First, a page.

Red, White, & Blue by Michael Dean Moomey

Michael Dean Moomey’s novel, Red, White & Blue: Life of a Warrior (Archway Publishing, 250 pp. $35.95, hardcover; $17.99, paper, $3.99, Kindle), is a wild look at one man’s adventurous life in the Vietnam War and later working for the FBI and CIA. Moomey, a life member of Vietnam Veterans of America, served in the U.S. Navy during the war. He says this novel was inspired by actual events.

In the opposite of what you might expect, main character Jake Lewis’ mother pushes him to join the Navy at age 17 to get him out of the house and away from his abusive, alcoholic, World War II-vet father. He is sent to the Philippines to catch his ship where he starts off on the deck-cleaning crew before being moved to loading gun mounts, then later serves as a helmsman on the bridge.

Jake undergoes Special Warfare Training after that, and then takes part in top-secret rescue missions in Vietnam in which he engages in close-combat action. One involves a POW camp in Cambodia run by the Viet Cong. During the 1968 Tet Offensive he volunteers to go to Khe Sanh during the siege. When he and a few buddies take a week of R&R in Taiwan, they get into a bar fight so big they are expelled from the country.

Jake then volunteers to join a team trying to rescue the crew of the USS Pueblo, which was captured by North Korea. Then he works with the CIA on a covert operation in Thailand. He’s a senior Studies and Observations Group (SOG) team leader when he begins his third year in Vietnam by re-enlisting and taking part in action in Laos.

If you’re think I’ve revealed the book’s entire plot, think again. What I’ve described here takes place is less than half the book. Jake later goes to work for the FBI and then the CIA. Moomey ends the book with Jake writing: “Well, you’ve heard all of my adventures.”

Michael Dean Moomey writes in a conversational, readable manner. Reading his look is like listening to someone telling you a story—and you hanging on every word. The story is told in a hypnotic fashion that keeps pulling you in.

Red, White & Blue is a great read.

The author’s website is michaeldeanmoomey.com

–Bill McCloud

Red, White & Blues, Book Two by L.V. Sage

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L.V. Sage’s massive novel, Red, White & Blues, Book Two (Self, 667 pp. $20,97, paper;  $2.99, Kindle) 9s the second in a proposed trilogy. Book One was published in 2013. This one is self-contained and can be enjoyed thoroughly without having read the first volume.

Most of the story takes place in California during the 1980s. The characters are members of the Souls of Liberty motorcycle club, along with people who come into contact with them. In the first few chapters it seems like we are being introduced to a bazillion characters who’d be difficult to keep track of, but that aspect of the novel ends up being manageable. Those early chapters also fill in all the backstories we need to know.

The Souls of Liberty members believe in loyalty no matter what. Several are Vietnam War veterans and they seem to be especially respected for having taken part in the war. There’s a lot of PTSD in evidence. The veterans struggle to keep their “absolute worst secrets from Vietnam” from being revealed, Sage writes, while the war “still creeps in” every day. Every death they deal with in the eighties causes them to recall a similar one they encountered in the war in Vietnam.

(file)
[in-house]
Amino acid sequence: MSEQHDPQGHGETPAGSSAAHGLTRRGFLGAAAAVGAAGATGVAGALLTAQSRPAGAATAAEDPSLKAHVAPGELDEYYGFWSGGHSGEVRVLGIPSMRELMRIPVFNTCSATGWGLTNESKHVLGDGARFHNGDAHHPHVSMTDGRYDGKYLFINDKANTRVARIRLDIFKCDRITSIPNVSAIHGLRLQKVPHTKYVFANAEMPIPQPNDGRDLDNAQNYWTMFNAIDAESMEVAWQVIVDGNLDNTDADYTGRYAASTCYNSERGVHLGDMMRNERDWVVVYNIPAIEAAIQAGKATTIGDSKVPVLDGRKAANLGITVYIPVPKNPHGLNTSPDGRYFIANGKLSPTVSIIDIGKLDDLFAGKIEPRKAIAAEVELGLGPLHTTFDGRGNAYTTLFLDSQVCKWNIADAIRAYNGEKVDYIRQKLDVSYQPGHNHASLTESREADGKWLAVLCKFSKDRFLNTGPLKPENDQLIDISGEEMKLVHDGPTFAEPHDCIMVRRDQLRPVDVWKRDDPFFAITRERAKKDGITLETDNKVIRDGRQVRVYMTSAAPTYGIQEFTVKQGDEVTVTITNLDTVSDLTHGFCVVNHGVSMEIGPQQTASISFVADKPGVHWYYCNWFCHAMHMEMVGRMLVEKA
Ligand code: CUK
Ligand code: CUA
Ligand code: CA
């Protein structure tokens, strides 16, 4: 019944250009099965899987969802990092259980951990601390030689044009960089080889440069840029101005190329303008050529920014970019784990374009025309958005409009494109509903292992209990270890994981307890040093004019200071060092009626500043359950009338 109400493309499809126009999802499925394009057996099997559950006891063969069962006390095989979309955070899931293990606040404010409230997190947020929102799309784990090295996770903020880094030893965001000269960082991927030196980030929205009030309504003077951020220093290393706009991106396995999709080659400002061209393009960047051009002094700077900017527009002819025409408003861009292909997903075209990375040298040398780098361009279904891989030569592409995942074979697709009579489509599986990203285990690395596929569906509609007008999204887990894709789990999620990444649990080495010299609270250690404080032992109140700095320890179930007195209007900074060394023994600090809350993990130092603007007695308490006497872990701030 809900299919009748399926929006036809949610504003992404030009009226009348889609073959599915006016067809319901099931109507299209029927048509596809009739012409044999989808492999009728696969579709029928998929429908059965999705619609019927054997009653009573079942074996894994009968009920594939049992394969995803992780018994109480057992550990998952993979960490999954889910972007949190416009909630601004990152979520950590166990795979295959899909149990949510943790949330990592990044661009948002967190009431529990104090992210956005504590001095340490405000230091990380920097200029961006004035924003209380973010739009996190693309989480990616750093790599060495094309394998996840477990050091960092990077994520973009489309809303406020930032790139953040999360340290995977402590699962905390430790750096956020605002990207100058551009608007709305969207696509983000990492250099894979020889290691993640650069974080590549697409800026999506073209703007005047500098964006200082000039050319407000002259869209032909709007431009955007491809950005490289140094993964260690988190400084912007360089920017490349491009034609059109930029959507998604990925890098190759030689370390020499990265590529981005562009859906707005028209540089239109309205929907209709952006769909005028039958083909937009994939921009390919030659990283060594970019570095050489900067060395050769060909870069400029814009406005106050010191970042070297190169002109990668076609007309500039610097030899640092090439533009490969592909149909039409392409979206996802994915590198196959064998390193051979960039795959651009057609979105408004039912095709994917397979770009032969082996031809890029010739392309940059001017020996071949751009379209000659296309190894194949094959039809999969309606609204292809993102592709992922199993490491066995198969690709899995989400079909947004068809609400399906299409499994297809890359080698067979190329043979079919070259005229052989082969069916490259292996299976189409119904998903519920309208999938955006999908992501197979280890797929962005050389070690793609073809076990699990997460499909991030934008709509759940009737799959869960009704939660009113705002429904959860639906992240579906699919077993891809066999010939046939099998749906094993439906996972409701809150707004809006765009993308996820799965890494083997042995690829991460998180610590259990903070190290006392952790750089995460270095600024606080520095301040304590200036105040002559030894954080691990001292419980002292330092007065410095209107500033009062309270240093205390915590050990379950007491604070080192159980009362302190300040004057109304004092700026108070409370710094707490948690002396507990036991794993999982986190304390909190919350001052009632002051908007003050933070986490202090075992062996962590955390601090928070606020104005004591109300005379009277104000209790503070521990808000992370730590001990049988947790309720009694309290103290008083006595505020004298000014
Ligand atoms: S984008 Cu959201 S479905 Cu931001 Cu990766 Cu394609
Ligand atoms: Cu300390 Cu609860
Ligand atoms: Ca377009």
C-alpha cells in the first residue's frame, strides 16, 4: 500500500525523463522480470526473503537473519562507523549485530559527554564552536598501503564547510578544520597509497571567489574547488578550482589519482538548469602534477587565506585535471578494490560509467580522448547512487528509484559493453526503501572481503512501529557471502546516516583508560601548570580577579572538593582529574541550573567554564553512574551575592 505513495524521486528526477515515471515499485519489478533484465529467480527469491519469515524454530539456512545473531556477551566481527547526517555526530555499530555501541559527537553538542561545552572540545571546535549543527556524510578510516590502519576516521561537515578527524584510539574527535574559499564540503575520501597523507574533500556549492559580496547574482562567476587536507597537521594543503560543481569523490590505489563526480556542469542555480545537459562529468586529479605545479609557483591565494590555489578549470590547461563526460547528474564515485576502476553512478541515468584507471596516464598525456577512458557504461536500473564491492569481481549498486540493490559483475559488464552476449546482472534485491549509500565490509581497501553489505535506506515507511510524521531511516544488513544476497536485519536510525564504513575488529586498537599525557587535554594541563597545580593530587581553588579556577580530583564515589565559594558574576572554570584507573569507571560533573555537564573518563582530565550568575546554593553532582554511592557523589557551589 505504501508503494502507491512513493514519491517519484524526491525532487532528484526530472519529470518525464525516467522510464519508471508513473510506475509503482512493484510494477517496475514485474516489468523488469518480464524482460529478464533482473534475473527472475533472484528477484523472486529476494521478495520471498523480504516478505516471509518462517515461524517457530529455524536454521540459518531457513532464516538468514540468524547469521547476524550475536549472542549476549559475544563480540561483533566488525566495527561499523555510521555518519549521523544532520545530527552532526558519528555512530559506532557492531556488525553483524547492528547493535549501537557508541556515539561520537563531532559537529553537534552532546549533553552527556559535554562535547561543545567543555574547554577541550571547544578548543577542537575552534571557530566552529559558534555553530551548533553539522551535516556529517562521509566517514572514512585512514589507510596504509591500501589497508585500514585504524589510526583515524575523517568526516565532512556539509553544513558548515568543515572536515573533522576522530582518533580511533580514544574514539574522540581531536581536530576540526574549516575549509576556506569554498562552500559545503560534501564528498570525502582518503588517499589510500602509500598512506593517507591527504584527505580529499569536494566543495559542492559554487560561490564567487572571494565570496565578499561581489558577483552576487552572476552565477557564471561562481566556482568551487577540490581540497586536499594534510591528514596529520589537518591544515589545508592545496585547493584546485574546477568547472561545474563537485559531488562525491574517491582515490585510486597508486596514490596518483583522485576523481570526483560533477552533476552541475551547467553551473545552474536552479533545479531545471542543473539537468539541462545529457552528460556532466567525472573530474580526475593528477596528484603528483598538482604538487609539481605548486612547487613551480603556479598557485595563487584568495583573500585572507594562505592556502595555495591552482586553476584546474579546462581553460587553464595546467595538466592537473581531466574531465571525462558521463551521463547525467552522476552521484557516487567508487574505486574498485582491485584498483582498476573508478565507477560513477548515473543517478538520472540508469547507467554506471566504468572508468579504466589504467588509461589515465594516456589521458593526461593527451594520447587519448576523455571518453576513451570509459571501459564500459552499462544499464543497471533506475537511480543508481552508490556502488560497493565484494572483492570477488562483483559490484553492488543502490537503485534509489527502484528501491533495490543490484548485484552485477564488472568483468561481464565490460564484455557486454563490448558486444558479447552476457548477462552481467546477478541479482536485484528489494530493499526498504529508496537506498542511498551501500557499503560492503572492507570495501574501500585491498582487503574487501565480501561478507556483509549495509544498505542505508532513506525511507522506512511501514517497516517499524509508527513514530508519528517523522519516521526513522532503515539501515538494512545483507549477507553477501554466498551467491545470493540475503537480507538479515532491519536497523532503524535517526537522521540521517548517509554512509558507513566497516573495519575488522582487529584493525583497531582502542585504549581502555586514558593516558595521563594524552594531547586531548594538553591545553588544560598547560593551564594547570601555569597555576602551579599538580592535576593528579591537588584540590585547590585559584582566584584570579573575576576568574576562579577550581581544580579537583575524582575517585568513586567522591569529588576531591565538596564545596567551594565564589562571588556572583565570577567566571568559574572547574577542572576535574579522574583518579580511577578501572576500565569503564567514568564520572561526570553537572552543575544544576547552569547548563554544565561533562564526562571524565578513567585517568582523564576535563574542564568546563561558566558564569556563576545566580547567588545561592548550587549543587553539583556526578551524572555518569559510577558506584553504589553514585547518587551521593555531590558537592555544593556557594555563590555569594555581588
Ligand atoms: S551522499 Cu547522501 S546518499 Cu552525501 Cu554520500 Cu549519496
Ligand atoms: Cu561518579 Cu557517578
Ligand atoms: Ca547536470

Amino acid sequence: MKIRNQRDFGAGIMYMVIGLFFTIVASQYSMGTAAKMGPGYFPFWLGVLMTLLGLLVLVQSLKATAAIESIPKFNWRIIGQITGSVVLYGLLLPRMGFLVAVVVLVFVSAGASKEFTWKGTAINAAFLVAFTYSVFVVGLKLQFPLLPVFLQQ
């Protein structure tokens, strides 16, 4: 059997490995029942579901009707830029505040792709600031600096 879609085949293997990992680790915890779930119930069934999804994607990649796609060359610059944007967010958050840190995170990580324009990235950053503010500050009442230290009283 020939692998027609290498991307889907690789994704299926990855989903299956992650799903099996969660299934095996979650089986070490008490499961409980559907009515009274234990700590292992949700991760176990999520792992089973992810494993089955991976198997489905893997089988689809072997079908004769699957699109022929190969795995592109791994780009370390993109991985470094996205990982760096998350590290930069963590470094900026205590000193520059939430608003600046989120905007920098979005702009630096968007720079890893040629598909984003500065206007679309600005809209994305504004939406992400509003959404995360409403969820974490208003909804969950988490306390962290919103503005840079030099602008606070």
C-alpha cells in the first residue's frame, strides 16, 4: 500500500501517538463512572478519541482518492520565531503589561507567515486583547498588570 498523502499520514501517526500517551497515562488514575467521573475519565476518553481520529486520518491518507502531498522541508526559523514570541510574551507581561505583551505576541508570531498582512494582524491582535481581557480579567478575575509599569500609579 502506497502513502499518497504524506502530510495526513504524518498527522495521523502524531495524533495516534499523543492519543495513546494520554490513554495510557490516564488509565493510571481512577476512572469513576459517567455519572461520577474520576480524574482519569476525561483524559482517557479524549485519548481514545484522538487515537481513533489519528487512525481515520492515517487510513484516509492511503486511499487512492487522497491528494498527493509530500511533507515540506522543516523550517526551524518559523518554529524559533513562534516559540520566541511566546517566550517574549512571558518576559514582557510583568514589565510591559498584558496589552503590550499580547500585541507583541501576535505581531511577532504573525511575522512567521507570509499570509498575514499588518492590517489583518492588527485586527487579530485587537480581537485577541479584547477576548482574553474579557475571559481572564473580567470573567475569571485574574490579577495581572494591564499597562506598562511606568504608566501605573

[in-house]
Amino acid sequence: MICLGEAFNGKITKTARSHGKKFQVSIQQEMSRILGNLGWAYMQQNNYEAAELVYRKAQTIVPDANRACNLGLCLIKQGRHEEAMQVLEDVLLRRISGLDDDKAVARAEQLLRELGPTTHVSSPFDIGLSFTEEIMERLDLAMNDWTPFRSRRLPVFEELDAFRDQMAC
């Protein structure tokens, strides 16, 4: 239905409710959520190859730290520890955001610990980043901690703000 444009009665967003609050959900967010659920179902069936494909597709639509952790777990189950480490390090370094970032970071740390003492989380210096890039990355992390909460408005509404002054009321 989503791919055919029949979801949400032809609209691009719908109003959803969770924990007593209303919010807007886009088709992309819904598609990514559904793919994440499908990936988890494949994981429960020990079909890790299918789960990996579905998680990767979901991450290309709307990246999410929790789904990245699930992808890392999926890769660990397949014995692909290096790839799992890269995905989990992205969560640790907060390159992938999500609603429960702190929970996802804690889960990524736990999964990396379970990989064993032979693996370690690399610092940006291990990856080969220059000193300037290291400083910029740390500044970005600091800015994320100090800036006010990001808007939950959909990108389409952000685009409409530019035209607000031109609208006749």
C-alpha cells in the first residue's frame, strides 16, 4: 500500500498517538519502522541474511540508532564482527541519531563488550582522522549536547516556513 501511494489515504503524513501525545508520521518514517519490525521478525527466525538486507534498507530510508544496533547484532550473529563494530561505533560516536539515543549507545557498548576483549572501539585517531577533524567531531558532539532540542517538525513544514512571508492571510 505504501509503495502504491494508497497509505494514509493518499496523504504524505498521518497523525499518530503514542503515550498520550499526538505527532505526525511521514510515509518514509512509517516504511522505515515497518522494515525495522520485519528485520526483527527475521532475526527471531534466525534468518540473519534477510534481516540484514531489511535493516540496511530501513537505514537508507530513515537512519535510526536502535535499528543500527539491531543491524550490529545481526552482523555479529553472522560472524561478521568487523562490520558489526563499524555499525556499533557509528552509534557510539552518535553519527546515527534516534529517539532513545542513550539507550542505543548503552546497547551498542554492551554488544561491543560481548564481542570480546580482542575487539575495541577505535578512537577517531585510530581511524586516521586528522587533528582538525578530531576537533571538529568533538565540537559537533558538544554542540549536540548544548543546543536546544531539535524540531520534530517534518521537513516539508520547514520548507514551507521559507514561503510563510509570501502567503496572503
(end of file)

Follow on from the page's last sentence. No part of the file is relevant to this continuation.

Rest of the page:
They remember the sting of returning to “an ungrateful country,” having fought in a war that America lost, and they wish they could just forget about it. Their philosophy is: Some live and some die, but you just keep moving forward.

L.V. Sage can certainly write. She has created a fast-moving story with lots of sex and violence. There’s murder, suicide, infidelity, medical struggles, and divorce. The novel is basically a highly detailed soap-opera, but it works. There’s an especially well-written scene in which two veterans see the Platoon together in a theater when it first comes out.

Club members express a greater sense of loyalty to other members than they do to their wives or girlfriends. They do not tolerate their women talking disrespectfully to them in front of their brothers. One character notes that “women are the biggest threats to any club.” Most of the club members are fathers especially proud of having sons.

Club unity becomes threatened by the growing popularity of crack cocaine. The older members look at it as a dangerous drug. There are also concerns about rival clubs.

The club loves to throw big family outings, usually patriotic events. The Fourth of July celebration is the main favorite, even though the fireworks make some of the veterans uncomfortable. Halloween also is big, and the bikers rarely miss celebrating big wedding and birthday parties.

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L. V. Sage

Underlying everything, though, is the war’s lasting effects. As one female character puts it: “War does terrible things to men. Every man I know that went is damaged now.” A main character bemoans the idea that his time in Vietnam left “a permanent scar on his soul.”

You probably won’t want to join this motorcycle club, but you’ll have a blast reading about all of their exploits.

–Bill McCloud